So, the UK is full of attractive and under-occupied villages and towns at a time when the country is experiencing a severe housing shortage in the cities. The dominance of London and the south-east is also contributing to a hollowing out of communities in the rest of the country, and to grave imbalances in our society and economy. Amongst other things, these regional disparities are contributing to social divisions and to the perception of a metropolitan elite which is neglecting the interests and the traditions of communities all over the country. A rebalancing in the economy is obviously long overdue, and the digital revolution appears to provide the perfect opportunity to do so.
Which brings us back to the statement made by Doug Gurr of Amazon UK.
The digital revolution should surely reverse this apparently inexorable decline. More and more of us are now able to do our work wherever we have access to a computer or handheld device. Even meetings can now be adequately conducted on Skype or via other platforms. When I see packed commuter trains heading into central London every day I increasingly wonder how many of these workers really need to be commuting at great effort and expense to a centralised office space. It seems that our social customs of work and our corporate habits of control need to start catching up with the capabilities of our technology. Is there really any reason why the finance department of a major bank should not operate from the thatched cottages of a small Hampshire village? Or why the customer services team of a telecommunications company should not operate from a small rural town? And why should a rural hamlet in Shropshire not be the base for an online design agency?
The obstacles seem to consist mainly in our fear of a future in which managers are unable to observe directly the work of their team, or perhaps more importantly where workers are unable to enjoy the collegiate atmosphere and ‘watercooler moments’ which motivate many of them in their daily lives. In writing this piece I can almost imagine the shudders of consternation at the idea of an isolated rural existence of digitised cottages and of labour relations that look like piece-working in the 18th century textile trade or (even worse) a new form of digital feudalism. But does it really need to be like that? How many such jobs would it take to revitalise a village or a rural town? Might not such new patterns of work be accompanied, as in the Owenite model factory communities of the 19th century, by expanded opportunities for education and by a higher quality of life for everyone?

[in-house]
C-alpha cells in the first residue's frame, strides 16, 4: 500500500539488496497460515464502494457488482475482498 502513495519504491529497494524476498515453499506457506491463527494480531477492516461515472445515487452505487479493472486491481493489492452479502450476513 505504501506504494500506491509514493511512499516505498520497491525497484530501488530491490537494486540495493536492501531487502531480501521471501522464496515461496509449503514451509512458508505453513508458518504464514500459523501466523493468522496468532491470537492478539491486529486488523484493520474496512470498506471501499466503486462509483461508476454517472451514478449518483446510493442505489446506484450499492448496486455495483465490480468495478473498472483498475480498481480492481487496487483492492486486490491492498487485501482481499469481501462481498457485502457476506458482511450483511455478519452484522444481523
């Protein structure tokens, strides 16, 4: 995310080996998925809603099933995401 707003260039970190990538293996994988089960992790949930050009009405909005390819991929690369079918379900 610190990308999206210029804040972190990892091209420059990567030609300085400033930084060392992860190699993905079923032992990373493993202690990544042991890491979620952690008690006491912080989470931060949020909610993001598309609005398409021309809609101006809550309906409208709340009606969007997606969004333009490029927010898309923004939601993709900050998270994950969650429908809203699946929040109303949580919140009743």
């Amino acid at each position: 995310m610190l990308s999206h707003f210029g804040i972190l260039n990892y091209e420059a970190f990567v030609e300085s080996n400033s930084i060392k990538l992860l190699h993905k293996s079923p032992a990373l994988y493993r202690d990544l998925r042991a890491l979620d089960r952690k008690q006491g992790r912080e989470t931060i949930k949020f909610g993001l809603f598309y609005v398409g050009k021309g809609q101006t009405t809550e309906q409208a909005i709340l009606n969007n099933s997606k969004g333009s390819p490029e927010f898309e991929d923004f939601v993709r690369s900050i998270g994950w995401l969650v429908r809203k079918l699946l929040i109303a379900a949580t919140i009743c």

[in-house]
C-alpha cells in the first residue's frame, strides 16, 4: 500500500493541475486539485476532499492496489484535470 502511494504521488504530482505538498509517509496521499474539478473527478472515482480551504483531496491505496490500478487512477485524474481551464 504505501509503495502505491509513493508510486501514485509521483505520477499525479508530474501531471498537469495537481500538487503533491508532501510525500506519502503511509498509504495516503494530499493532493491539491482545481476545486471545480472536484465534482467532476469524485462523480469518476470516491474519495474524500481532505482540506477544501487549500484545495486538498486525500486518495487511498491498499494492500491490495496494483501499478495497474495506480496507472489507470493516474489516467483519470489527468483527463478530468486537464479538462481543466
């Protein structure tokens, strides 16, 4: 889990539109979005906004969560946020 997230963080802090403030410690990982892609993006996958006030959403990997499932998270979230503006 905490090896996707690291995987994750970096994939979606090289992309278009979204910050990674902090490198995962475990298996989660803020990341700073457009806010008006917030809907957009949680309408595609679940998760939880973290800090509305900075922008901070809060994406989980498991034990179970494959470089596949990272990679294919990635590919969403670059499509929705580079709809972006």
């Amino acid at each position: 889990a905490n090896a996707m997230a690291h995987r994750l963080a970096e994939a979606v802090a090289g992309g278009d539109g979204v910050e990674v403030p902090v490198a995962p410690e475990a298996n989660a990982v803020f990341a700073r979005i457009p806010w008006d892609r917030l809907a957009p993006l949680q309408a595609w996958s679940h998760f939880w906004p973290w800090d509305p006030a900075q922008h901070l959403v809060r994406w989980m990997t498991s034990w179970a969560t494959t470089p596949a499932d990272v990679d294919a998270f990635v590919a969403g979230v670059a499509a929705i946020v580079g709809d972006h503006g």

When researching this blog piece, I began by searching the internet for research into the possibilities for the ‘digital village’. I was surprised when my search turned up very little of substance. What work has been done on the topic tends to be concerned with the creation of high-tech rural campuses around the research goals of particular companies, something rather different from the ruralisation of work as such. It seems that the idea of the digital village is currently more of a corporate gimmick than a serious prospect. There does not seem to have been much of an attempt so far to research how the digital era might impact upon and potentially throw into reverse a century of urbanisation and migration to large cities. If there is, and other RSA members know about it, I would be very interested to hear about it.
Perhaps this is where we should start, with some intelligent and imaginative thinking about how work and quality of life, affordable housing and community, can be combined in a new kind of 21st century village in such a way as to reflect and take full advantage of our technological capabilities and our ecological priorities. It would be wonderful if, on future cycle rides through the English countryside, I could encounter vibrant and thriving new communities of digital workers and citizens, breathing new life into old cottages, and bringing new sporting activities to village greens.
"Every previous industrial revolution has tended to bring labour from the countryside to the towns. The current revolution could be the first one to start reversing that process."